A spectre is haunting America – the spectre of tribalism.
Next month, Donald Trump will face his first national electoral test since becoming president. It could possibly be the most tribal in US history.
Republicans and Democrats are increasingly sorting themselves by race and gender. Each party sees electoral advantage in asserting the fragility of their client groups.
‘We are more oppressed than you!’ has become a rallying cry for both sides.
The most powerful nation on earth has a politics where power derives from touting one’s powerlessness. It has a president who postures on his victimhood – subjected to repeated ‘witch-hunts’ – and an opposition movement which craves protection from this victim-in-chief.
These dynamics will play out, and almost certainly get worse, in and after the 6 November midterm elections.
In 1994, according to the non-partisan Pew Research Center, only about 20 per cent of Democrats and Republicans viewed each other ‘very unfavourably.’ In 2017, nearly 60 per cent did.
More than 40 per cent of each party sees the other ‘as a threat to the nation’s well-being.’ That means about 70 million Americans – about 1 in 4 – ‘hate’ the other side.
These negative feelings are based largely on caricatures but are no less operative because of this. Mobilising even a misplaced hatred has become an electoral strategy.
Every member of the House of Representatives (435 of them) and a third of the Senate (33 out of 100) is standing for election. Thirty-six (of the 50) states will elect governors. Several thousand state and local officials are also standing across the country.
This happens every two years and includes a presidential contest every four.
Trump is ‘midterm’ this year. Most midterms, therefore, become a referendum on the sitting president but without the capacity to remove him. And, in most recent midterms, the sitting president’s party gets a ‘shellacking’ – as Barack Obama called his in 2010.
If Democrats win back the House (to do this they need to win an additional 23 districts to achieve a majority, which seems likely but not certain) they can make life even more difficult for President Trump. They will subpoena witnesses to appear in front of their committees and otherwise make Congress a bastion of negation.
But unless he commits (or has already committed) a clearly criminal or treasonous act, there will still be enough Republicans to make impeachment impossible.
The House could put him on trial but 67 of the 100 senators (or two thirds) would be needed to convict him and Democrats have no chance of achieving this majority.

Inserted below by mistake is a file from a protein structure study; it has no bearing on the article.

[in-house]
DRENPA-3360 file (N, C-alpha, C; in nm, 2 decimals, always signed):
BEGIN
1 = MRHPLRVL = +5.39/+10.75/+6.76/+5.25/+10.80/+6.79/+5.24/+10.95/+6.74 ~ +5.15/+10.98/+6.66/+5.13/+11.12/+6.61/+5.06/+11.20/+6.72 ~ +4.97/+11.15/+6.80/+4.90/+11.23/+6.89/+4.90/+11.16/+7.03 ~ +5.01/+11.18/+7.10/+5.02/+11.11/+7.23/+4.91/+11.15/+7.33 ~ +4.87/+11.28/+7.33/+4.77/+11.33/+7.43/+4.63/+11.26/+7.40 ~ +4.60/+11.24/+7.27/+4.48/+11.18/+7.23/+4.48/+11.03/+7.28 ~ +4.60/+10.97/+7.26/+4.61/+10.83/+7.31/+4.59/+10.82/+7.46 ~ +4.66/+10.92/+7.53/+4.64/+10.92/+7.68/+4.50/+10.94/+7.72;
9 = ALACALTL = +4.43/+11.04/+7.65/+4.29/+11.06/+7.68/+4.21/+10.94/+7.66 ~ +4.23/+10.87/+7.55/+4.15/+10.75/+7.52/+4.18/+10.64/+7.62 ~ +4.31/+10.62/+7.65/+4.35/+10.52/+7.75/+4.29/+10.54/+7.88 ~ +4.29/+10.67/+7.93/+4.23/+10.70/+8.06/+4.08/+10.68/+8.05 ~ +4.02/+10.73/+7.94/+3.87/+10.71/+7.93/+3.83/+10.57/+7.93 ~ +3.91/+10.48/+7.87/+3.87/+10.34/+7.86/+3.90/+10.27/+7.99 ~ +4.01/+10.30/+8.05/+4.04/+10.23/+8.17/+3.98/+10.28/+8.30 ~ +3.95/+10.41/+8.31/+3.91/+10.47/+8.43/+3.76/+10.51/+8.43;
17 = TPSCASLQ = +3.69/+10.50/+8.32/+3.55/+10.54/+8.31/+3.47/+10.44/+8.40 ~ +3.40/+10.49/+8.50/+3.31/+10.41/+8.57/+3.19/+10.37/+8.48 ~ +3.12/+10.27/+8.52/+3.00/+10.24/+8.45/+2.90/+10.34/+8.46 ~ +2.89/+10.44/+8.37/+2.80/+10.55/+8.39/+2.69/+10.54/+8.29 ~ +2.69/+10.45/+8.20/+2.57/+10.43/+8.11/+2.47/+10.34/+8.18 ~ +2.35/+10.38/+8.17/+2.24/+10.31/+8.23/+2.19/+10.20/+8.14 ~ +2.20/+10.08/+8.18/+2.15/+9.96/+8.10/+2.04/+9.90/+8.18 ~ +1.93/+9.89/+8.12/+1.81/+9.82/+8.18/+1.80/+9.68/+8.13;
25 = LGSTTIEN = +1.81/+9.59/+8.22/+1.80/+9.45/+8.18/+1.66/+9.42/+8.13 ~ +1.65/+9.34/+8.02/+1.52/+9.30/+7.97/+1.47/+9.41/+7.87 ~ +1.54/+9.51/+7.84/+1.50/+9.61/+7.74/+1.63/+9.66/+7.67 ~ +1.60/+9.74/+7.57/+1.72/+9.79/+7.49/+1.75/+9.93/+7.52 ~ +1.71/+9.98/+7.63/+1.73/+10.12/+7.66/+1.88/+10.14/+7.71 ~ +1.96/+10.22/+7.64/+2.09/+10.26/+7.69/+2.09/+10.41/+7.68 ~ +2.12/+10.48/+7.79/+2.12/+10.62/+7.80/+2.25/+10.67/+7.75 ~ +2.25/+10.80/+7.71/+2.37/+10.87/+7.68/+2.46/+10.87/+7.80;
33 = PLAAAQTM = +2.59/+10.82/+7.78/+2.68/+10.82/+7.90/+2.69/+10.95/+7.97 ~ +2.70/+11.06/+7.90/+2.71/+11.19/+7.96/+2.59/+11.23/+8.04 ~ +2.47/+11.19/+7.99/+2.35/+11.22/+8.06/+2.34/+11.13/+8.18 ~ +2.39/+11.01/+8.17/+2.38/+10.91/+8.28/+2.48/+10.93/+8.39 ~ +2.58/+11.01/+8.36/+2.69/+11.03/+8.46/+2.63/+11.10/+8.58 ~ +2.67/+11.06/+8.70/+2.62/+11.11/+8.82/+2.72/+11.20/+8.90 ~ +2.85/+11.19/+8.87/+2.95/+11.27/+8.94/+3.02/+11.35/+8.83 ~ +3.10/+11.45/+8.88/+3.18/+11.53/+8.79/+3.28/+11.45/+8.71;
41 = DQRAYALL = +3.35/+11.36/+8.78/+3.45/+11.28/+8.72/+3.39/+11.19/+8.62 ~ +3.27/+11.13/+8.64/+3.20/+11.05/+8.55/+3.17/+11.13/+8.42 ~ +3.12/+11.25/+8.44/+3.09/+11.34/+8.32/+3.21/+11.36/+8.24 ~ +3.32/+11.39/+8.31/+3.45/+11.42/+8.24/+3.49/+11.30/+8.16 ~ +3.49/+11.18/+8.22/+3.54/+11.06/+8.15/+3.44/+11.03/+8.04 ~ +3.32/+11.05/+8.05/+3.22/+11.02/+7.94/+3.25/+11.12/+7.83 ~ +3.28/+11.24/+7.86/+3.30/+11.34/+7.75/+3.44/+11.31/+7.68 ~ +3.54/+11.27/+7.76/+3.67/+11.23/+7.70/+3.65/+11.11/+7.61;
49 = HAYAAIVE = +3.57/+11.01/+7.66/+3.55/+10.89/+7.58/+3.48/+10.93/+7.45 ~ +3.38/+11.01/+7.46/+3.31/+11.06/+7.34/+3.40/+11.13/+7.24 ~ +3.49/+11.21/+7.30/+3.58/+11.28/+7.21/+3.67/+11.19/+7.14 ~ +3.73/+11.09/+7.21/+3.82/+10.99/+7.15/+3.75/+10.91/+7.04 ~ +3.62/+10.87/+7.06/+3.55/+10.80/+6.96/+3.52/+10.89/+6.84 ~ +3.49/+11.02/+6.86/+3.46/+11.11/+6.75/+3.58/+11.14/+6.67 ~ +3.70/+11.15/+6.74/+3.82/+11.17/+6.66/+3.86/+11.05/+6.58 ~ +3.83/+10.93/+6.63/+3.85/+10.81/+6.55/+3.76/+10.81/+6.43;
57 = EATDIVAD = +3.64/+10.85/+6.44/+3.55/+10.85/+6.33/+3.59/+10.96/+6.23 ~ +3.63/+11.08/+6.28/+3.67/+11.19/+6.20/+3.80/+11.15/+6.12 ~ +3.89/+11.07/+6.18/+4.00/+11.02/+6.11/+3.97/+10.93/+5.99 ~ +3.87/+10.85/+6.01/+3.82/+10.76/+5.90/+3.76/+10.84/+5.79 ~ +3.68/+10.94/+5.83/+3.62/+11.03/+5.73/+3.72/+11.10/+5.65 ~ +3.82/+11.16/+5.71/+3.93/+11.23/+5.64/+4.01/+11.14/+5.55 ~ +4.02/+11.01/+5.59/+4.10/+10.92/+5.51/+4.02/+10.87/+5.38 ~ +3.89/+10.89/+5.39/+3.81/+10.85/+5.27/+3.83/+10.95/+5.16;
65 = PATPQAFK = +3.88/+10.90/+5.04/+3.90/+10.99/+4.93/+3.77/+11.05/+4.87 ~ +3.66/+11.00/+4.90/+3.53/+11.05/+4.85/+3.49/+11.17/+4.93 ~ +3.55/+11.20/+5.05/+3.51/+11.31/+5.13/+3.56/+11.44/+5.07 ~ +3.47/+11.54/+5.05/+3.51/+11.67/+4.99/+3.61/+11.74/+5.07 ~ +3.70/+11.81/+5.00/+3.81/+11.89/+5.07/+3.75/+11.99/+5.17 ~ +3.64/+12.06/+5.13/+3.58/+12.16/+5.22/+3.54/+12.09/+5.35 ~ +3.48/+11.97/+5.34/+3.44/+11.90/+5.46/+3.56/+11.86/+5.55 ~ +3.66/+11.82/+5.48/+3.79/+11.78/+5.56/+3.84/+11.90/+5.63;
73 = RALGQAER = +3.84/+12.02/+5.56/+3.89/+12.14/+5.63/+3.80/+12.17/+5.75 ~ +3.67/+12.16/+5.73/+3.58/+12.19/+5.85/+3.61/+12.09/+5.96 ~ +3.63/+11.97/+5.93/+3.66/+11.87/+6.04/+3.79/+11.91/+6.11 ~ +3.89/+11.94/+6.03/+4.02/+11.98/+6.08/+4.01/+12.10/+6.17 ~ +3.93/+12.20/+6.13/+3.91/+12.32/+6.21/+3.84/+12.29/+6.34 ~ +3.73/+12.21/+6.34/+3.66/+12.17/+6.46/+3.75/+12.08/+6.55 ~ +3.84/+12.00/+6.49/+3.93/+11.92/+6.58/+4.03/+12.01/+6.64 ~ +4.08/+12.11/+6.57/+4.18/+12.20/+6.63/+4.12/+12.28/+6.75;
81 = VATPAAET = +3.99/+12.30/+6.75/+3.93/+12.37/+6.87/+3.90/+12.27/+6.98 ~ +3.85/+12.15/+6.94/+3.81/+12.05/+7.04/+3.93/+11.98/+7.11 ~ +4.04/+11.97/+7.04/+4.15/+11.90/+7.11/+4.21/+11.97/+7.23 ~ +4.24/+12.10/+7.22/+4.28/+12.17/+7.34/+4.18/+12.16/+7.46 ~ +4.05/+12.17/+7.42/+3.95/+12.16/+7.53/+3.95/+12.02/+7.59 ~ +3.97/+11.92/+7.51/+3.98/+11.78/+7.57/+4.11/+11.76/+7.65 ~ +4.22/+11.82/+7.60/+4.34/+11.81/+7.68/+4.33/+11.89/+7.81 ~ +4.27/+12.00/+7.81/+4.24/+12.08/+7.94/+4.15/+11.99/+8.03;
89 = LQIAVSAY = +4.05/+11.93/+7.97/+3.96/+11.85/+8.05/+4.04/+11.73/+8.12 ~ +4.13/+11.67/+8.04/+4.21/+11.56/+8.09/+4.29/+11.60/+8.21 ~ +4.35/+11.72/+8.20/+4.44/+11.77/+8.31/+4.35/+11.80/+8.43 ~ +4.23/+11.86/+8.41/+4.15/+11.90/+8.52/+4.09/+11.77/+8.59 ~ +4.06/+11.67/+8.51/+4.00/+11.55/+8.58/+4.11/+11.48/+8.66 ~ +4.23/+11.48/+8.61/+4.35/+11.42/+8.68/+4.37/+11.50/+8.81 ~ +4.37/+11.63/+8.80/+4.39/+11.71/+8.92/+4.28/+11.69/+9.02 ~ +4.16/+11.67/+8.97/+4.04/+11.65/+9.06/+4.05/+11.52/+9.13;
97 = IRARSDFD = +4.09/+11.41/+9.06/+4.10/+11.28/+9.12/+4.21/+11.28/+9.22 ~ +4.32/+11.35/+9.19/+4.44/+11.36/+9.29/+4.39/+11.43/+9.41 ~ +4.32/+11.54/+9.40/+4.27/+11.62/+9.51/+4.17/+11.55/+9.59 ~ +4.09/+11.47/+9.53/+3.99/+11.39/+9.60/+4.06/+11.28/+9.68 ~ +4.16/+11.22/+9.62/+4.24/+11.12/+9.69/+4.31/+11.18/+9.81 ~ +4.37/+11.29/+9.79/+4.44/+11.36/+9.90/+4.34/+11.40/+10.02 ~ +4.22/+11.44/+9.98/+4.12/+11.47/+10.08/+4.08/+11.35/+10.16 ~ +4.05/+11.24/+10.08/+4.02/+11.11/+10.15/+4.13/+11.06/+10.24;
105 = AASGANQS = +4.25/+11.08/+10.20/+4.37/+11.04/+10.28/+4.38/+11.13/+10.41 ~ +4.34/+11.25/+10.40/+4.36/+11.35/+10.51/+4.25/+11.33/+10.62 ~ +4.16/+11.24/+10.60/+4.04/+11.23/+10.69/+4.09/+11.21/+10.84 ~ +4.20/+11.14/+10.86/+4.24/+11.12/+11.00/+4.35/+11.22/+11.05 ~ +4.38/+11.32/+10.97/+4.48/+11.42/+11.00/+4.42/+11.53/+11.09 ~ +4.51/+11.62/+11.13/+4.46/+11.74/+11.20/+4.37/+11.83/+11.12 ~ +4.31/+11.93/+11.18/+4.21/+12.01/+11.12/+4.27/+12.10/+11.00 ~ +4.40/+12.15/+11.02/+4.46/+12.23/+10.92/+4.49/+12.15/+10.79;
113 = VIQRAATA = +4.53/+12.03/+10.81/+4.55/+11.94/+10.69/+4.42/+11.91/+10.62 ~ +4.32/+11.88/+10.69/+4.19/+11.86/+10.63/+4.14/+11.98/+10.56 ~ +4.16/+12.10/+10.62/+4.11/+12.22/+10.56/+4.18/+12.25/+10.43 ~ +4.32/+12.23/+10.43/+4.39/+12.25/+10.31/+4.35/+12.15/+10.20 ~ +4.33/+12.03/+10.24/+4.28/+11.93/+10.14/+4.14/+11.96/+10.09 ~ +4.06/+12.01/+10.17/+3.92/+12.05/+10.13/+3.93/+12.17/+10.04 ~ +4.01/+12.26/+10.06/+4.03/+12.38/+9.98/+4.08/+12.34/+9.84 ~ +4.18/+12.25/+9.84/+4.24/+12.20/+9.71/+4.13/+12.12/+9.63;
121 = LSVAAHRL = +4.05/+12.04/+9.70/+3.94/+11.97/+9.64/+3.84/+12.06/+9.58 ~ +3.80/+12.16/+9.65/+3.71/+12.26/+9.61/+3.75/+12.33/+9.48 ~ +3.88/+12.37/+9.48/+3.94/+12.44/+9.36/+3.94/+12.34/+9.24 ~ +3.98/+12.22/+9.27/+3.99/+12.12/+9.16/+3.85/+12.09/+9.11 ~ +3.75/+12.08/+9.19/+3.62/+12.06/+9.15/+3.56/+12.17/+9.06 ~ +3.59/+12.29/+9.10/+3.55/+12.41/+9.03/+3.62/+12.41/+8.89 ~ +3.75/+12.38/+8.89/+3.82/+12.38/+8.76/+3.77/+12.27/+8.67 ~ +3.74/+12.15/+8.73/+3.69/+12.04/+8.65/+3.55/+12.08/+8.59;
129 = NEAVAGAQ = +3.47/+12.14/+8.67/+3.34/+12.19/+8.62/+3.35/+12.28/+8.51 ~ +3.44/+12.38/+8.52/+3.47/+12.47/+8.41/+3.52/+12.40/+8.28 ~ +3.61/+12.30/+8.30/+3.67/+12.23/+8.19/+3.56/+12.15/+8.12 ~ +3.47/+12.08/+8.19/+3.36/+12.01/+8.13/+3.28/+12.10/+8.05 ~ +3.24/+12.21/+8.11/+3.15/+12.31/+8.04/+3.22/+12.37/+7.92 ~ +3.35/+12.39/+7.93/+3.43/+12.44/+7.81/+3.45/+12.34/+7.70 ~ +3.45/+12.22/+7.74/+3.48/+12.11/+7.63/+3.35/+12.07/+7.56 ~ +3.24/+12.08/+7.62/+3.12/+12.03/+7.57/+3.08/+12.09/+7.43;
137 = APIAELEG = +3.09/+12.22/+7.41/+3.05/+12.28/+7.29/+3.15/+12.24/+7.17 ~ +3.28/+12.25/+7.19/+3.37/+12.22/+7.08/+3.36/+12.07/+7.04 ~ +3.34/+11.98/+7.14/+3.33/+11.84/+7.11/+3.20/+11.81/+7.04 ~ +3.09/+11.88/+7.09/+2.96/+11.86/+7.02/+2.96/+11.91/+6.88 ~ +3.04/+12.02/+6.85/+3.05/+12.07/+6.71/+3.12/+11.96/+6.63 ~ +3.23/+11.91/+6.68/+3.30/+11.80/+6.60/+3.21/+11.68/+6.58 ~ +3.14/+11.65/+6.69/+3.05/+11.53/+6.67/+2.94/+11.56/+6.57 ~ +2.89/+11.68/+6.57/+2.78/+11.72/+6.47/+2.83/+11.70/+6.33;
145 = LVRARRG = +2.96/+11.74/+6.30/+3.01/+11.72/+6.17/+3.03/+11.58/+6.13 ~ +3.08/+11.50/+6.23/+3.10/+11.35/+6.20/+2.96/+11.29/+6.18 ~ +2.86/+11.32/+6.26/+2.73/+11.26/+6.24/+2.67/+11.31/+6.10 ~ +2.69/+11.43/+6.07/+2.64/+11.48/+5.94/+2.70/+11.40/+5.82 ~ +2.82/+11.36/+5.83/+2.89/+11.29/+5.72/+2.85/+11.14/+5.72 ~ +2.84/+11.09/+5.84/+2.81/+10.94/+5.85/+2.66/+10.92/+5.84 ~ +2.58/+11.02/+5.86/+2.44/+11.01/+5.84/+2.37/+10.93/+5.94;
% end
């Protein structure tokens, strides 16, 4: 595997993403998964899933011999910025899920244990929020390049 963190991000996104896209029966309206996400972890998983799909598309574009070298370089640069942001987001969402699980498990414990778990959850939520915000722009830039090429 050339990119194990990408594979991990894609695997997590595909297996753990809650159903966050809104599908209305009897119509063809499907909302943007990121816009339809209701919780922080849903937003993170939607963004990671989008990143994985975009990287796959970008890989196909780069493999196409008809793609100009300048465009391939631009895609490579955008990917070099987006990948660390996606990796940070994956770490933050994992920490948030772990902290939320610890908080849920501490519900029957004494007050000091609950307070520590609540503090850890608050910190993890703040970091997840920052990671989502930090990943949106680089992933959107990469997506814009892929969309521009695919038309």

Indeed, given the states holding senatorial elections (which are leaning Republican), Democrats may well find themselves with less than the 49 they currently have. Democrat gains in either chamber will make DC politics even more of a blood sport – without the prospect of a quick kill.
The United States has, of course, experienced polarisation before.
The 1960s, when the personal became political and Vietnam rent the fabric of American civil society, began the tribalism we see today. But the Civil War in the 1860s set the benchmark. In the first half of that decade, over 600,000 Americans died, largely at the hands other Americans.
Then, as now, the conflict was over competing rights-claims - ‘our group has rights that trump yours.’ Then, as not now, the US Constitution was amended to reflect the winners of that contest.
But a sort of inverted nostalgia – ‘we might be bad now but nothing like back then’ – should not paper over the cracks of the challenge facing the world’s most powerful democracy, and which the midterms will again deepen rather than resolve.
Two issues stand out.
First, is the problem of tribalism.
A political system founded on the basis of individual rights is increasingly dominated by a clash of competing groups’ rights. The nation’s two political parties base their appeal on how far they can advance group issues and ameliorate (or stoke) group grievances.
Trump Republicans posture on the victimisation (by the forces of globalisation and mass immigration and so forth) of ‘traditional’ constituencies (white, lower-middle class males especially).
Anti-Trump Democrats, similarly, prosper by denouncing the ‘white, male privilege’ that gave these Trump voters unfair advantage in the dark past.
Finding a common ground within these identity politics is extraordinarily difficult. Each party sees votes in perpetuating the tribal vulnerabilities of its base.
Democrats want women to feel scared that all men are their potential abusers. Republicans need men to feel that these women are out to get them. The hearings into the nomination of now-Supreme Court Justice Brett Kavanaugh were a proxy battle within this nasty electoral war.
The second issue that the midterms will compound is the supremacy of judicial politics.
The Kavanaugh hearings were intense because the stakes were so high: getting a majority on the US Supreme Court is seen as the most reliable way to advance ideological and identity objectives that the elected branches are unable to resolve.
The most vexing rights-claims – from gay marriage to abortion – get decided, not in Congress, by those nine unelected judges. Kavanaugh potentially gives Trump five votes and the opportunity to roll back left-wing gains on issues like affirmative action, transgender rights, and healthcare.
Midterm voting will not make much difference to these issues, Supreme Court voting will.
Expect the midterms to be about as nasty as any since the end of the Cold War – handing power, ironically, to the branch of government most immune to their results, the Supreme Court.
The article is co-published with the University of Melbourne’s Election Watch.
Banner Image: A protester (R) and a supporter (L) of US Supreme Court nominee Brett Kavanaugh argue near the US Capitol on October 4, 2018, in Washington, DC. Picture: Jim Waston/AFP/Getty Images)